Unlike frontal airbags though, roof airbags do not have a vent hole to allow the pressurized gas to escape quickly.
Topic: Deployed roof airbags and your patient
If you haven't run into it yet, you will; a deployed roof airbag hanging down in front of you. It will obstruct operations when you are sizing up the interior of the vehicle for airbags or other hazards. It will interfere with you when you are determining the degree of entrapment of a victim. It will interfere with you when you are conducting any medical operations with your patient.
The semi-inflated roof airbag, hanging down from the edge of the headliner, must be dealt with when medical or rescue personnel conduct any interior operations at a vehicle accident.
The truth of the matter is that now is the time to realize that these roof airbags will be a problem and now is the time to plan on how you want to deal with the airbag. They can be removed without any hazard or concern. Just know now that this is a possibility and will have to be taken care of early in an incident with injuries.
All deployed roof airbags are inflated with a mixture of argon and helium gas under pressure. As soon as the airbag fully deploys, it begins slowly deflating. Unlike frontal airbags though, roof airbags do not have a vent hole to allow the pressurized gas to escape quickly. Instead roof airbags loose pressure slowly; sometimes remaining firm for as much as five minutes or more.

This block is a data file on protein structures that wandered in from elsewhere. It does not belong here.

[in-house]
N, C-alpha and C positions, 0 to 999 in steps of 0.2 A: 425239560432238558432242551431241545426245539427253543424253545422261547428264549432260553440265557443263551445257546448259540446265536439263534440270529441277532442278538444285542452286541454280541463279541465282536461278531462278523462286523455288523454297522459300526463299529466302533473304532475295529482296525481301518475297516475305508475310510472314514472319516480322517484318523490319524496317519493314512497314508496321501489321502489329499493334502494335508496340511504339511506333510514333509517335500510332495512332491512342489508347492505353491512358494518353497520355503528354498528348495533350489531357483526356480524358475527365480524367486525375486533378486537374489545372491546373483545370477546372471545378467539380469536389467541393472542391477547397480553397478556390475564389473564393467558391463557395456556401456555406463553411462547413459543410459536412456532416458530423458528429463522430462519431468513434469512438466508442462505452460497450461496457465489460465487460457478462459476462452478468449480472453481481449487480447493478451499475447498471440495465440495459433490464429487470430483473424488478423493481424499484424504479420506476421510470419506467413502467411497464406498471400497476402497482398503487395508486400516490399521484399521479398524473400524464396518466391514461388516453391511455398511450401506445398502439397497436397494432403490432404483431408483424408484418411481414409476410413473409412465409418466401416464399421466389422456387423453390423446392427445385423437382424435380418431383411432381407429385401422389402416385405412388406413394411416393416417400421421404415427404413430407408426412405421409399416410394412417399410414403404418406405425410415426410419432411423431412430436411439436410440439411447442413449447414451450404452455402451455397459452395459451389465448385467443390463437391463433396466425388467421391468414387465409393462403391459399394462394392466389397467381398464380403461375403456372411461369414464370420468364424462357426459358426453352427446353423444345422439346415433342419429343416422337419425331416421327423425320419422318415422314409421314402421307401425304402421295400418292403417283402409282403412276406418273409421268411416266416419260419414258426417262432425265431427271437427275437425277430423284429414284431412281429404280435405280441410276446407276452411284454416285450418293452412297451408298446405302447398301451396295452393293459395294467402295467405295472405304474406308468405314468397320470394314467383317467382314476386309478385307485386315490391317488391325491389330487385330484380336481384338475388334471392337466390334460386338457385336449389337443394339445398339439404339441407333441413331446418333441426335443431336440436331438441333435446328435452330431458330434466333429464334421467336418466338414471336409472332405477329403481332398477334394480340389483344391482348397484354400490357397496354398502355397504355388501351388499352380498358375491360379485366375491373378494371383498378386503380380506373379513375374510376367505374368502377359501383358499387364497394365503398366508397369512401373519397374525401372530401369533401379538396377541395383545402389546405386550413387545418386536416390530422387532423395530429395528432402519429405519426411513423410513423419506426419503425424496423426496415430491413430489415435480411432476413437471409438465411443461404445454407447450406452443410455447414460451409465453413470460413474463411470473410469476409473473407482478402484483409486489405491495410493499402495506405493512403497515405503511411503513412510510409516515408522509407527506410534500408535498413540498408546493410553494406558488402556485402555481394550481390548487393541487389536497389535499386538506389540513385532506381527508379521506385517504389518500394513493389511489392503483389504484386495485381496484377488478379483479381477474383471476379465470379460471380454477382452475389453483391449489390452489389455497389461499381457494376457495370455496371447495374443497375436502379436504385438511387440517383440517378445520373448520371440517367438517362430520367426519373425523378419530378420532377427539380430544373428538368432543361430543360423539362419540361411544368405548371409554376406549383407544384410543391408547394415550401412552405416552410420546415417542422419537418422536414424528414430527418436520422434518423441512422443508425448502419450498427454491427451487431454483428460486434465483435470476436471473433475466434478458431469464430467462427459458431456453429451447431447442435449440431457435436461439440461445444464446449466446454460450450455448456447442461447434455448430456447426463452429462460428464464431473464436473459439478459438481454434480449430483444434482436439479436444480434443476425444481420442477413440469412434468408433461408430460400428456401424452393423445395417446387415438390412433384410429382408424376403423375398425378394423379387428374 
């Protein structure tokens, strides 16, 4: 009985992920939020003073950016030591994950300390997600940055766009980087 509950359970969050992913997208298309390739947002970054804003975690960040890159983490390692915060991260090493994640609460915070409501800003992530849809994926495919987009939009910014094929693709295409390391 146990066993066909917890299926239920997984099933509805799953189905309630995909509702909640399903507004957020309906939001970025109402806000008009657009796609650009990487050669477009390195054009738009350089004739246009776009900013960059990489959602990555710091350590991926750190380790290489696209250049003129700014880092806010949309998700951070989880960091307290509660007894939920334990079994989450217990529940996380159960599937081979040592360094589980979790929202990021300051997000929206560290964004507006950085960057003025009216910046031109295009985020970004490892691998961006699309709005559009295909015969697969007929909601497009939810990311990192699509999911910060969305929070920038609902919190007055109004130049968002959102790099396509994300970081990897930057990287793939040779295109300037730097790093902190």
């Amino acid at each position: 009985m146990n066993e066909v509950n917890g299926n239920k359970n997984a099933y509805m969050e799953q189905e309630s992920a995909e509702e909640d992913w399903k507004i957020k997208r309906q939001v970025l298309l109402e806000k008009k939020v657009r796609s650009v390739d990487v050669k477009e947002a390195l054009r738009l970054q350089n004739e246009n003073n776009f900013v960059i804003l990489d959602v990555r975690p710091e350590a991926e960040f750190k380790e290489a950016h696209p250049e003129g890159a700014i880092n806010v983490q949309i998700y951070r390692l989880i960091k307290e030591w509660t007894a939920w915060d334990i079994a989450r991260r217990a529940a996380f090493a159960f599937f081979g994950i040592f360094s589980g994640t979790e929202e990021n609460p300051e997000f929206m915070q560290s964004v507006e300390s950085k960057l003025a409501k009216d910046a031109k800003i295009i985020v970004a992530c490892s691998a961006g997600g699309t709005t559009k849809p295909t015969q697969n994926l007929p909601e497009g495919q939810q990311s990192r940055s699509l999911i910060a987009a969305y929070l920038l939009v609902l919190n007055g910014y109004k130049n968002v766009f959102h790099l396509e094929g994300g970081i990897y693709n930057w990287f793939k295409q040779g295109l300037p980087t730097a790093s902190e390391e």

As a responder, sizing up the interior of the vehicle or making contact with an injured patient, the roof airbag will have to be moved or removed. Any roof airbag can be cut out of the way with a knife-like tool with no fear of a problem. There is no heat build-up to be concerned about. The pressure of the deployed roof airbag is not enough to cause any concern with the rescuer's knife punctures it.
Develop a plan now for dealing with deployed roof airbags at crash scenes. Plan on cutting the airbag away as necessary. Cut into the nylon airbag or cut away the airbag retainer strap to give yourself enough room to work on your patient.
Crash Course Teaching Point: Deployed roof airbags will be in your way when you access your patient or the interior of the vehicle. Plan on cutting the airbag away so you can see what you are doing.
Be Informed...Be Ready...Beware!